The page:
Assessing a patient’s flexibility assesses a joint or joint’s range of motion (ROM). And then comparing this to how much movement there should be, provides a great insight into musculoskeletal health.
Some joints are very easy to assess. Like the knee, it’s a big joint and easy to observe changes in ROM. But other joints can be more challenging.
Traditionally most therapists eyeball it. They observe the joint, compare it to the patient’s non-injured side or direction of movement and look for noticeable changes. With an elbow or knee, this works quite well.
But for an ankle, it’s a little more complicated. You can compare both ankles simulations quite easily. The patient lies down and flexes their ankles, or the therapist moves them into the desired position.
But comparing ankle ROM to what is considered normal or ideal is more challenging when full dorsiflexion is only 15-20 degrees. Dorsiflexion refers to the foot moving from a neutral position to the toes toward the shin position.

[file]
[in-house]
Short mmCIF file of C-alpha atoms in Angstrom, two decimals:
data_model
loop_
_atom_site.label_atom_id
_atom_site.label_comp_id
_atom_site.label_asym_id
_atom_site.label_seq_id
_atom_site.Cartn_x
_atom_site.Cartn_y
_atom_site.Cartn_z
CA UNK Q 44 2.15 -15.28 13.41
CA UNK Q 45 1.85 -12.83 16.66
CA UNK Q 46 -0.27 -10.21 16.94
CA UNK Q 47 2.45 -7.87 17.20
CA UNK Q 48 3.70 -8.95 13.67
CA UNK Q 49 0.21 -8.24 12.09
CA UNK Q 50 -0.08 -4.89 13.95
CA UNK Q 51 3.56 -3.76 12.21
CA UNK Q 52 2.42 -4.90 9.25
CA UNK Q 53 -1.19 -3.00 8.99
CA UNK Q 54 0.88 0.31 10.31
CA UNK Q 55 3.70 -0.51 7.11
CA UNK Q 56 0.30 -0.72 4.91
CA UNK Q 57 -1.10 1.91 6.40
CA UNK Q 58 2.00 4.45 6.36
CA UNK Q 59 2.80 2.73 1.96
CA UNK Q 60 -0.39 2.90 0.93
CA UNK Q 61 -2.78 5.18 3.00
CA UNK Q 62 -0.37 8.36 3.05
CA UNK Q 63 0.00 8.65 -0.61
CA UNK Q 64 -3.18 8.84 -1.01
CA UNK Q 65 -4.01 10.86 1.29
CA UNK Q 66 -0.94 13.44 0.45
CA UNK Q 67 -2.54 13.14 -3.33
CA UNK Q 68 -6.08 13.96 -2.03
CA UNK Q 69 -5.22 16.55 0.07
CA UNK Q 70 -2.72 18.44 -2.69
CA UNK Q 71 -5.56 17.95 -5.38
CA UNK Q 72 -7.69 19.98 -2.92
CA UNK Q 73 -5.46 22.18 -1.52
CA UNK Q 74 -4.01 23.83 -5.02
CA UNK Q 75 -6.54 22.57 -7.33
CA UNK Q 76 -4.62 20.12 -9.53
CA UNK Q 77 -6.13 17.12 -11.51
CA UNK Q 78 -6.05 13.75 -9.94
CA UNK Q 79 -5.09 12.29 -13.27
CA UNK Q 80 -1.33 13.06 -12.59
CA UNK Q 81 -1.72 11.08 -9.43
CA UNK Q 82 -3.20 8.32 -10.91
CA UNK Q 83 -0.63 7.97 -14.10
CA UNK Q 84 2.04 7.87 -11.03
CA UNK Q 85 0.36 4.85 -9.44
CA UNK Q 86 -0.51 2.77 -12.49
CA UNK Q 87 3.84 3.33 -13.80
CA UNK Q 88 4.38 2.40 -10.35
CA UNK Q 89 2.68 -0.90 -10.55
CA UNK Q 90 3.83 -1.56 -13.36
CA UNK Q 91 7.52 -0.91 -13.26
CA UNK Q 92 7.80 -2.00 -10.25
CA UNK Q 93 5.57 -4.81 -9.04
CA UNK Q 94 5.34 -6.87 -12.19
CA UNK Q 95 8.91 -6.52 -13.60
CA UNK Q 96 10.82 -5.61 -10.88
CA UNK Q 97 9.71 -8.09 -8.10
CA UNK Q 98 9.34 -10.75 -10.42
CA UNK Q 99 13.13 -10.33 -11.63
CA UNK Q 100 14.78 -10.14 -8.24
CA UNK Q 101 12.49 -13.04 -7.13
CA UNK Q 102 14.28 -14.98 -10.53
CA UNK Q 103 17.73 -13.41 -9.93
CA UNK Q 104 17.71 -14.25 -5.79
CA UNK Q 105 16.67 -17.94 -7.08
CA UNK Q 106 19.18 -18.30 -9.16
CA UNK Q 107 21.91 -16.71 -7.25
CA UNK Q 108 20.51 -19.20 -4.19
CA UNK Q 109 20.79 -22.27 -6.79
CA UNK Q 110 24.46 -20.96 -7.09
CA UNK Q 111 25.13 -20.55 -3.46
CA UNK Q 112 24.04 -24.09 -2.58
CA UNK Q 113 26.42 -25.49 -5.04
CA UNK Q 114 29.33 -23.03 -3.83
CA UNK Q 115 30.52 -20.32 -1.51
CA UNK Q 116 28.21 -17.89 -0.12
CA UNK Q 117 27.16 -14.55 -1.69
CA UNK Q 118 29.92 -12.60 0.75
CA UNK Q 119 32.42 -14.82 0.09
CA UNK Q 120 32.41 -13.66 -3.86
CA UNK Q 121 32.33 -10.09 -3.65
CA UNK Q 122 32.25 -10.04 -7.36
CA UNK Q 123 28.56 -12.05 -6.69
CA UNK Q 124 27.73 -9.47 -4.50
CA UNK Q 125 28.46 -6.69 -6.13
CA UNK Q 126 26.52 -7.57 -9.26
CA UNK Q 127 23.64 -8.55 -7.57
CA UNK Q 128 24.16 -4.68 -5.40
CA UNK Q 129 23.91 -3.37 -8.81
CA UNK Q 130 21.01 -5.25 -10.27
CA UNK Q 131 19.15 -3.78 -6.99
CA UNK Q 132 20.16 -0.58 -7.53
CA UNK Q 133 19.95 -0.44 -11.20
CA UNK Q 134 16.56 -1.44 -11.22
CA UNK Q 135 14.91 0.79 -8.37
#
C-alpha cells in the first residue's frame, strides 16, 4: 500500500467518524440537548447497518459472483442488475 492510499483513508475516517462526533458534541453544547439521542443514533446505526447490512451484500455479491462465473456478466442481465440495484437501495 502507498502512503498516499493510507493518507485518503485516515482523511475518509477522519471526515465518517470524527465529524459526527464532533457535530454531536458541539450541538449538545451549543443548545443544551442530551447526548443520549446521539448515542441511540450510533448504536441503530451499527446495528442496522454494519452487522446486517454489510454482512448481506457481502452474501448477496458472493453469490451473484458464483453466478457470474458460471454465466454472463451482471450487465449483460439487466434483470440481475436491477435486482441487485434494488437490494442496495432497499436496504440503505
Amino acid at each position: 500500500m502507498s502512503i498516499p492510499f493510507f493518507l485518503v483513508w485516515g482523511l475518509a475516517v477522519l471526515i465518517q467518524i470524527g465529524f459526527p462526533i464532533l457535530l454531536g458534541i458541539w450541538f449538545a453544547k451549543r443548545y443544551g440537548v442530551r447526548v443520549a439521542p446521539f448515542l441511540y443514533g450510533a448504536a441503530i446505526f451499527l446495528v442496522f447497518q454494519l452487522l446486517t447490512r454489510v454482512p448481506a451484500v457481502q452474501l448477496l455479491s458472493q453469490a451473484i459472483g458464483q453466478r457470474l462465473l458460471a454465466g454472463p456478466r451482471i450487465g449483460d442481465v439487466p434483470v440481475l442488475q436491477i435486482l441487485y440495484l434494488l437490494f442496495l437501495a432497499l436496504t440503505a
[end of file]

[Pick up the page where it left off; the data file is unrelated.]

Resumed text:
Do you think assessing for minor changes is relevant?
The short answer is yes. The long answer is that it depends on the person and activities they perform and the loads they’re exerting upon their body as to just how relevant.
So, the short answer is yes, it’s relevant. The challenge, though, is that using a traditional goniometer can be very tricky and time-consuming. Using them, you’d think they’d been designed for someone with three hands. Please watch the video below if you’d like to see the Easy Angle in action.
Easy Angles can be purchased in the UK from Gait & Motion.